One of the mysteries of the English language finally explained.
1Either of the two elected lay representatives in an Anglican parish, formally responsible for movable church property and for keeping order in church.
- ‘Nor would churchwardens have released parish funds to ‘repair the Giant’ in 1694 unless it was regarded as part of the local heritage; it must have been regarded then as an antiquity and cannot have been made within living memory.’
- ‘Extra chairs had to be carried in from the churchwarden's house to accommodate visitors from neighbouring parishes.’
- ‘100 years ago: The vicar and his churchwardens had taken a very decided stand with regard to the non-removal of the organ chamber of All Saints' Church, Pavement, York.’
- ‘Responsibility for identifying jurors was thus taken from the constables and given to churchwardens and local overseers of every parish or township in each county.’
- ‘Collecting the parish rate also fell to the churchwarden who had responsibility for repairing parish roads and bridges and paying performing bellringers.’
- ‘Until 1571 churchwardens were elected by the whole parish, and after that time it was usual for the parish to elect one warden and the minister the other.’
- ‘A letter in the parish magazine said: ‘What a shame the churchwardens at St Mary's are unable to show a little Christian spirit with regard to their removal of all flowers and pots from graves.’’
- ‘A conference to promote church tourism, held recently in Lastingham Village Hall in Ryedale, attracted churchwardens and clergymen from all parts of North Yorkshire.’
- ‘On 27th June 1665 he left London to escape the Great Plague and settled at Hersham, having been appointed churchwarden at the parish church of Walton-upon-Thames.’
- ‘A meeting between the town council, churchwardens and the Archdeacon of Colchester to discuss the churchyard is set for April 30.’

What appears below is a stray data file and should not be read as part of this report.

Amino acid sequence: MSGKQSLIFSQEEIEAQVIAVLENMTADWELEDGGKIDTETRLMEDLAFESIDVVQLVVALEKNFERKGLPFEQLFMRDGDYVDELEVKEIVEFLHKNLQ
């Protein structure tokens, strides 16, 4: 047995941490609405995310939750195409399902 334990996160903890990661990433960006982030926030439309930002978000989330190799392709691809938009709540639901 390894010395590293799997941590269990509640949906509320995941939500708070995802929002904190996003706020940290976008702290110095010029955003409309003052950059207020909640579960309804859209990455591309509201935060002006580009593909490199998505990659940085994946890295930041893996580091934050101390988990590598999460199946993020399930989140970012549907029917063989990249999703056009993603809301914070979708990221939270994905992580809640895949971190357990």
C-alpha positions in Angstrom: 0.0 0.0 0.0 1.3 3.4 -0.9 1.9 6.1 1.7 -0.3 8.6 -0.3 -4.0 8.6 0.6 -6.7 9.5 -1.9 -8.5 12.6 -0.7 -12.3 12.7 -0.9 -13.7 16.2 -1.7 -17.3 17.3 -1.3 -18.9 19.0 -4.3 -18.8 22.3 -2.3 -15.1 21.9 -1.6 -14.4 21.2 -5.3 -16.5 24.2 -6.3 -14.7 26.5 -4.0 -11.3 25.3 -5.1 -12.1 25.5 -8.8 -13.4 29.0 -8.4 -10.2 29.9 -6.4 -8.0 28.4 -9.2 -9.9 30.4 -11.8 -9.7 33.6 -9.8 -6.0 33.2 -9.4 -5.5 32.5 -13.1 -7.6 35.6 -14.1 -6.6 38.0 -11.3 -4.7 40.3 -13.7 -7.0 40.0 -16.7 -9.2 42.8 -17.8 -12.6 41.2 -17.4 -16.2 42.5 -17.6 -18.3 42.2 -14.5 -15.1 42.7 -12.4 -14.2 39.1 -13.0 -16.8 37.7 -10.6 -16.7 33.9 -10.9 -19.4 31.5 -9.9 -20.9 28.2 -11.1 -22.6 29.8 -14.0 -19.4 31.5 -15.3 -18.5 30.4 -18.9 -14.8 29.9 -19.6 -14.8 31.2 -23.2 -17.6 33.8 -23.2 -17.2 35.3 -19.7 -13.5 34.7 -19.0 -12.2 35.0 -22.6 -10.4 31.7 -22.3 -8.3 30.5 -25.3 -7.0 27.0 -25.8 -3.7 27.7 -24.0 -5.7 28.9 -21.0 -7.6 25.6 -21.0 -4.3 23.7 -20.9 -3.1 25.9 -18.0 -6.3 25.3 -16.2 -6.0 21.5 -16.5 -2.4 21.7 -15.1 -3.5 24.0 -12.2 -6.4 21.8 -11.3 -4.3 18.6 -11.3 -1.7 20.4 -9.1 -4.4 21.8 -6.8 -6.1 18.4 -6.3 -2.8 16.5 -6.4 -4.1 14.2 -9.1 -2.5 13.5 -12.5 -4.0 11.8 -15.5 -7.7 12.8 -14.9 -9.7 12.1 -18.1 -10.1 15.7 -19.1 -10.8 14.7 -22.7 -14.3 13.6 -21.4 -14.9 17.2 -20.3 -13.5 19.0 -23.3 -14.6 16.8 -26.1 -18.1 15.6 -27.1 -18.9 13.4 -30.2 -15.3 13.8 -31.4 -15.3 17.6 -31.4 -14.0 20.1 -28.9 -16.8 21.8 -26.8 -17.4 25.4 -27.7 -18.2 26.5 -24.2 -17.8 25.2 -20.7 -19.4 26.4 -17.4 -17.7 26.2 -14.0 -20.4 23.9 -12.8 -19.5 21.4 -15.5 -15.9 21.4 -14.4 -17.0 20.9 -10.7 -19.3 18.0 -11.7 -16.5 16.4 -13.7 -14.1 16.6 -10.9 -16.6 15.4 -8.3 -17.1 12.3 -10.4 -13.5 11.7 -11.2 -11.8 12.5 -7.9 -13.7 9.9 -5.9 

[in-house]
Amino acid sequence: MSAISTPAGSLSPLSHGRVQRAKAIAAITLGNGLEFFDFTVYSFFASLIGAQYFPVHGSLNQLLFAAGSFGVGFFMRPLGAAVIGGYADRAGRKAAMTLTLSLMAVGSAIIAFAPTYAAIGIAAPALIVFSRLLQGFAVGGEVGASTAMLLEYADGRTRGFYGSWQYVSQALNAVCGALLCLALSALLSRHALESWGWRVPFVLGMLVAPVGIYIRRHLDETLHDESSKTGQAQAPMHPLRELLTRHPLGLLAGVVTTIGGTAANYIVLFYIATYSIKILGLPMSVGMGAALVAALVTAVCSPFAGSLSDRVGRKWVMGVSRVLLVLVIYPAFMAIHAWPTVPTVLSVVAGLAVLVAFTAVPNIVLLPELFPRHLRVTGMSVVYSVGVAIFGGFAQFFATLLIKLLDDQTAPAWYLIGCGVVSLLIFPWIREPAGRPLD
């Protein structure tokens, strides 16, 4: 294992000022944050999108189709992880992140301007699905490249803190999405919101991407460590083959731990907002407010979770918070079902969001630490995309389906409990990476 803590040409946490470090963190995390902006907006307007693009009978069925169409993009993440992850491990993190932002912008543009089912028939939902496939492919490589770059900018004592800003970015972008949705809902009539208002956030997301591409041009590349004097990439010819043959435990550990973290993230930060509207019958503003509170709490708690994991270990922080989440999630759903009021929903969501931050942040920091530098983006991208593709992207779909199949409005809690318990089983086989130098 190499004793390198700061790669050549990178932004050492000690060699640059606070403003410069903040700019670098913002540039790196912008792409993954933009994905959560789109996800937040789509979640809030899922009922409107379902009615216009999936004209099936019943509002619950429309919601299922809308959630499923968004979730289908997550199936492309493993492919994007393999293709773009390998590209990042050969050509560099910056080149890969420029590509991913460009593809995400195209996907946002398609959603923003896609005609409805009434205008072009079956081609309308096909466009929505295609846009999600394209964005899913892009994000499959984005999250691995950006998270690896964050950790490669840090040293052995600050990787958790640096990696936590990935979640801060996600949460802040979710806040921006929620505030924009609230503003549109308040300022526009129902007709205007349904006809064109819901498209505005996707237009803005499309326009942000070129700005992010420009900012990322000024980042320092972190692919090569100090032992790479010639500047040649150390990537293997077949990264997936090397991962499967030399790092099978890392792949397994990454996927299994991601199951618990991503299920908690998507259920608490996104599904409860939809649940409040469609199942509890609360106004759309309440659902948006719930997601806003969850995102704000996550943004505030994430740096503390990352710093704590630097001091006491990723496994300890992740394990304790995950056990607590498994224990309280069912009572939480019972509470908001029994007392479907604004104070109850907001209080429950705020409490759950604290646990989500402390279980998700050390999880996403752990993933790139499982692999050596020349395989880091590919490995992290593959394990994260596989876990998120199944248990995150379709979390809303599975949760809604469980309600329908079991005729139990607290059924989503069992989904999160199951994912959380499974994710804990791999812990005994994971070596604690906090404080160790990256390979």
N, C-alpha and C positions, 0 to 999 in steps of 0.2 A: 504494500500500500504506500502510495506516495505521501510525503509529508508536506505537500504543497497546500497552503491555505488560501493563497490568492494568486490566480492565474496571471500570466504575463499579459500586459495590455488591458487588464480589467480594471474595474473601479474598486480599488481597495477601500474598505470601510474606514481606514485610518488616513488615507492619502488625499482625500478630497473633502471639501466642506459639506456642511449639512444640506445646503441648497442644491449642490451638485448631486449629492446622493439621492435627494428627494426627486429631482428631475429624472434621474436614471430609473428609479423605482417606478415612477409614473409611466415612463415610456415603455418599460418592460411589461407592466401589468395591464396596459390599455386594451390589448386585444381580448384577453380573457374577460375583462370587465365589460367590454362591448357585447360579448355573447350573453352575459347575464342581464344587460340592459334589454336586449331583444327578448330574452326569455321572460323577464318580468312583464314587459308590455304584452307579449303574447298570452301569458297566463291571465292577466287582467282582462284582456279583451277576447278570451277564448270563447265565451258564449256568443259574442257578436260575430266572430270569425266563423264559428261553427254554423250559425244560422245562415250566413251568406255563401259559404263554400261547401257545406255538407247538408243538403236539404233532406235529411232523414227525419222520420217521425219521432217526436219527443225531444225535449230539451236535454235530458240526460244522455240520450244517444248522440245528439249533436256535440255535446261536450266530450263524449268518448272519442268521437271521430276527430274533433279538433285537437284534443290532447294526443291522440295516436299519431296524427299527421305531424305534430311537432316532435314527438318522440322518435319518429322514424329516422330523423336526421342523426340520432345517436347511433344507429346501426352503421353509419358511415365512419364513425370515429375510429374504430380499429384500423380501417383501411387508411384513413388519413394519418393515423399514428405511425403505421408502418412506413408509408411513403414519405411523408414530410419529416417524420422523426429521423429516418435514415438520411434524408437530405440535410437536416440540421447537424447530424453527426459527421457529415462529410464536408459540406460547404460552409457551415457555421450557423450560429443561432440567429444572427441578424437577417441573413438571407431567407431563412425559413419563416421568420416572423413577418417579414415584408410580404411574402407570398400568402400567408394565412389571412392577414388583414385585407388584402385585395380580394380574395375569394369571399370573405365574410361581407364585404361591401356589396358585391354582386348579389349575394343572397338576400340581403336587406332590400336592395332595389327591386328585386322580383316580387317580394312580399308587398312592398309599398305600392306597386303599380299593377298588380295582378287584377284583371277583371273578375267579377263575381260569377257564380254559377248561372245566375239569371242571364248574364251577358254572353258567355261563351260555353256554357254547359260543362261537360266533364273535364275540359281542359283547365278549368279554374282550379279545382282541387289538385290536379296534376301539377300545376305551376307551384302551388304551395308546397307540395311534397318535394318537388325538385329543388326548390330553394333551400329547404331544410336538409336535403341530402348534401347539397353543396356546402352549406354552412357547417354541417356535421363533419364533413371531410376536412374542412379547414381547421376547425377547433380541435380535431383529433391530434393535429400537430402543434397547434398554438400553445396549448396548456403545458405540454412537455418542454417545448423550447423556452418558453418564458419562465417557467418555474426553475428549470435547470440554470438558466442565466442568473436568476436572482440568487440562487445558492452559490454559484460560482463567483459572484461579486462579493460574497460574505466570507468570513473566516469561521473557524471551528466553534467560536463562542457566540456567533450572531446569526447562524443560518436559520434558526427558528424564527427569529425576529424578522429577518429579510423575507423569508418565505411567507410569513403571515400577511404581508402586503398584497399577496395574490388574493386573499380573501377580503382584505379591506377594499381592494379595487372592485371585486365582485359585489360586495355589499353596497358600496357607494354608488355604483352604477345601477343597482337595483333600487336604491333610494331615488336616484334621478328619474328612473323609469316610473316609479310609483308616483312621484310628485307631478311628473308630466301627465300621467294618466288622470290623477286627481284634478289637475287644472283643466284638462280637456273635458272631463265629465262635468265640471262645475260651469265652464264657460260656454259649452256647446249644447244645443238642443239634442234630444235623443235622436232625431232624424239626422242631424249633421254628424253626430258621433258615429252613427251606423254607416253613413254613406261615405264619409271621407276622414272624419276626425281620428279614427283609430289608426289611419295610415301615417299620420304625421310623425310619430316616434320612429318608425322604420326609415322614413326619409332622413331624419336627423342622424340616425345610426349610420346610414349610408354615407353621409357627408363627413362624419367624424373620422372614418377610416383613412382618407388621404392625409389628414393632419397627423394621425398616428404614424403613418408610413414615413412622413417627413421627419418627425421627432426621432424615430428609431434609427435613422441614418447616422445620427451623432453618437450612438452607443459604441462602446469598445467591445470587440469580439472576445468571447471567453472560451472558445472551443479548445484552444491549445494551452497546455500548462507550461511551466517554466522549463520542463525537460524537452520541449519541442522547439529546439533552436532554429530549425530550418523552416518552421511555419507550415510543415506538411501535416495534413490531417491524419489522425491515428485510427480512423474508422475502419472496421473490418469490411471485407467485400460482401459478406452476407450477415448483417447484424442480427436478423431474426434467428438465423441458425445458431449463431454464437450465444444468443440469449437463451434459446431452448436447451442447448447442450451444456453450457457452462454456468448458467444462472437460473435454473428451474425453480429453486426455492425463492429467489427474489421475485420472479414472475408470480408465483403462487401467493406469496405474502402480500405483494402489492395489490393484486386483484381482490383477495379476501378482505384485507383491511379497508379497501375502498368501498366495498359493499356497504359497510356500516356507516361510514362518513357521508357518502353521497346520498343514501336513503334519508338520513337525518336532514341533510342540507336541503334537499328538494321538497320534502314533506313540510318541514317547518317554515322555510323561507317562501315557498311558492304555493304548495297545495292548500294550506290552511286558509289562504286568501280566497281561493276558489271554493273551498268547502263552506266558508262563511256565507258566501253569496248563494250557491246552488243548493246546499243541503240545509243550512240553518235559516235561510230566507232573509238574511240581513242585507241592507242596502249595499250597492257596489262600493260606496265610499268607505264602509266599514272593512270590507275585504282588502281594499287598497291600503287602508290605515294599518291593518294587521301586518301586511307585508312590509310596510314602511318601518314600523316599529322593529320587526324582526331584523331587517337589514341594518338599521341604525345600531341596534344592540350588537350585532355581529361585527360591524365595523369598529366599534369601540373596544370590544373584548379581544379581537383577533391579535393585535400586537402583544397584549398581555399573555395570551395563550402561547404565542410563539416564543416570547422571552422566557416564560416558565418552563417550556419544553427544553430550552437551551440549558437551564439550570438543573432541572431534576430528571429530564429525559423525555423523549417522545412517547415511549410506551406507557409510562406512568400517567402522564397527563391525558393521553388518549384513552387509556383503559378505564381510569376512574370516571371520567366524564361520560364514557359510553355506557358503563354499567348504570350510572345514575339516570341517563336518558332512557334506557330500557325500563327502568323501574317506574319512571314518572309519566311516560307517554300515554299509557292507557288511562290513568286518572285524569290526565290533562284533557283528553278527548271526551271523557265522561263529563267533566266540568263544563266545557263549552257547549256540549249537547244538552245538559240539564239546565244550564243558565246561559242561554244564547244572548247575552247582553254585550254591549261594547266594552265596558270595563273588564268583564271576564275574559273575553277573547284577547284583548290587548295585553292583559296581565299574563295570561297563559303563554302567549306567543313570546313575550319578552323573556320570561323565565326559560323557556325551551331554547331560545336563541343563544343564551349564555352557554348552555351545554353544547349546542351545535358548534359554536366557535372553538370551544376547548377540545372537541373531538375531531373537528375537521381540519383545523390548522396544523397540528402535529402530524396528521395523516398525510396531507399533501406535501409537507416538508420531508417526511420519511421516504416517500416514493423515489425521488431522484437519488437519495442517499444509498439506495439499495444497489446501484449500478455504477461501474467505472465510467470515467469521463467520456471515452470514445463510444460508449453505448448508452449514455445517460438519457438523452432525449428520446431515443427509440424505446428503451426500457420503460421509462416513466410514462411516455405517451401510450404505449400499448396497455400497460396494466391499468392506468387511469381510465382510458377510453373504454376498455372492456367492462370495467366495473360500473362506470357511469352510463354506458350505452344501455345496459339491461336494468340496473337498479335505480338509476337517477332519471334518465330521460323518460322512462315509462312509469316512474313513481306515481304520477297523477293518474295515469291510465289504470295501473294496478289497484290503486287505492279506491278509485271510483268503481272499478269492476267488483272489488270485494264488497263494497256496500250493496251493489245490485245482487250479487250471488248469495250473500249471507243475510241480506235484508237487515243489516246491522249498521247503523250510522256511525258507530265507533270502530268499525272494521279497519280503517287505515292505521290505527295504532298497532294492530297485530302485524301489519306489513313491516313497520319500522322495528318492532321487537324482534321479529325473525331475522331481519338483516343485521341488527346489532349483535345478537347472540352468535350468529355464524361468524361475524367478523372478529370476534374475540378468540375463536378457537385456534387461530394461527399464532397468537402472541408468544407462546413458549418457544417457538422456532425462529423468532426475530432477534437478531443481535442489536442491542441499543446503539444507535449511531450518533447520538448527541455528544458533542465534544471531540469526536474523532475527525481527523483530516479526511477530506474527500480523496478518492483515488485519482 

- ‘The Rector thanked the churchwardens, sidesmen, bellringers, church cleaners, guild and all church workers for the assistance they had given during the past year.’
- ‘Today, aged 77, he is taking more of a back-seat in local affairs, choosing to stay on only as a parish councillor although he has recently become a churchwarden at the village's Church of the Epiphany.’
- ‘His surprise decision to leave, and the news that the churchwardens are to resign, was broken to parishioners by the Archdeacon of Richmond at the end of yesterday's packed morning service.’
- ‘The restoration/renovation of the churchwarden's house ensures the continued existence of this building.’
- ‘When Mr Evans returned to duties this week he found an announcement attached to the church door expressing the desire of ten per cent of parishioners to launch a motion of no confidence against his churchwardens and church council.’
- ‘At tomorrow's annual church meeting new churchwardens and some church council members will be elected.’
- ‘The duties of the post include regular meetings of the clergy of the 12 parishes in the deanery and advising and helping churchwardens of parishes without a parish priest.’
- ‘Villagers played an essential role in the upkeep of the local church and its property, which was handled by churchwardens on the parish council (fabrique).’
- ‘A trusted churchwarden who embezzled nearly £30,000 from a charity was able to lie and cover his tracks for seven years, a long-awaited report has revealed.’
- ‘In the diocese of Coventry and Lichfield churchwardens were required in 1565 to choose four to eight ‘bouncers’ in each parish to maintain order during services.’
- 1.1US A church administrator.
- ‘Ronald Hutton's examination of parochial documents, primarily churchwardens ' accounts, led him to conclude that a flourishing and popular pre-Reformation church was destroyed by government policy.’
- ‘There is nothing here that will be new to historians in the field, but it provides a good general introduction to the problems and possibilities of churchwardens ' accounts in general, and these accounts in particular.’
- ‘He obtained the right to consult the churchwardens' accounts, as well as those of the administrators of the goods and revenues of the poor.’
2British A long-stemmed clay pipe.tobacco pipe, briar, briar pipe, meerschaum, clay pipeView synonyms
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